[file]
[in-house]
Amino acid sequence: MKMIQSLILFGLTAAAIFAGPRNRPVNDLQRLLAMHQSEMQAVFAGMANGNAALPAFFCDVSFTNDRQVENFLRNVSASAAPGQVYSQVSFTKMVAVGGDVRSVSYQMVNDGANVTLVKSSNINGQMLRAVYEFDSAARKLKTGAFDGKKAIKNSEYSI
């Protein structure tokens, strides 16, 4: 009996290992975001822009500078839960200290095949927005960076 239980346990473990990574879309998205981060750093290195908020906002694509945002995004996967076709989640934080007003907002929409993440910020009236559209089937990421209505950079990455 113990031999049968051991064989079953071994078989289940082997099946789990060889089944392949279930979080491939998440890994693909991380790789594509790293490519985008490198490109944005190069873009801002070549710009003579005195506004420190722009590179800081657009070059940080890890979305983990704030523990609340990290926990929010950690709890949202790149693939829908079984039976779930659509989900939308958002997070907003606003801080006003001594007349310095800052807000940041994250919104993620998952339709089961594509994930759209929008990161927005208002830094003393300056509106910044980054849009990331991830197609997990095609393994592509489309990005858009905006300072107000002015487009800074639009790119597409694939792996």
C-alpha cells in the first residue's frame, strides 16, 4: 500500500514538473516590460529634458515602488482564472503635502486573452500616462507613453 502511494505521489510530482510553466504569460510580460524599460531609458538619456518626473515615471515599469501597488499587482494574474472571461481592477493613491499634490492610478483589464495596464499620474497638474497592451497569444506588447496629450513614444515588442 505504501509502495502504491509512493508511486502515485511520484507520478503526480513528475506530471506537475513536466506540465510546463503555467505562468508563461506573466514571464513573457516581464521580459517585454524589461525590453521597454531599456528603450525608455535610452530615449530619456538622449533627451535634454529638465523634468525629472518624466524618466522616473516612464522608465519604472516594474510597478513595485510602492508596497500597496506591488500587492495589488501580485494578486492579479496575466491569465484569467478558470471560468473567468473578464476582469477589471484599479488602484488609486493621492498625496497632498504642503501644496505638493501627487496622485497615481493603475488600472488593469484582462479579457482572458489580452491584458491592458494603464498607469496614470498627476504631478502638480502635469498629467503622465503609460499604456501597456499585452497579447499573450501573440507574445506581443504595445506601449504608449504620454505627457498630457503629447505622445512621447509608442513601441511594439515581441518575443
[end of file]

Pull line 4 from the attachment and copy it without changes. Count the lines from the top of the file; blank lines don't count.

C-alpha cells in the first residue's frame, strides 16, 4: 500500500514538473516590460529634458515602488482564472503635502486573452500616462507613453 502511494505521489510530482510553466504569460510580460524599460531609458538619456518626473515615471515599469501597488499587482494574474472571461481592477493613491499634490492610478483589464495596464499620474497638474497592451497569444506588447496629450513614444515588442 505504501509502495502504491509512493508511486502515485511520484507520478503526480513528475506530471506537475513536466506540465510546463503555467505562468508563461506573466514571464513573457516581464521580459517585454524589461525590453521597454531599456528603450525608455535610452530615449530619456538622449533627451535634454529638465523634468525629472518624466524618466522616473516612464522608465519604472516594474510597478513595485510602492508596497500597496506591488500587492495589488501580485494578486492579479496575466491569465484569467478558470471560468473567468473578464476582469477589471484599479488602484488609486493621492498625496497632498504642503501644496505638493501627487496622485497615481493603475488600472488593469484582462479579457482572458489580452491584458491592458494603464498607469496614470498627476504631478502638480502635469498629467503622465503609460499604456501597456499585452497579447499573450501573440507574445506581443504595445506601449504608449504620454505627457498630457503629447505622445512621447509608442513601441511594439515581441518575443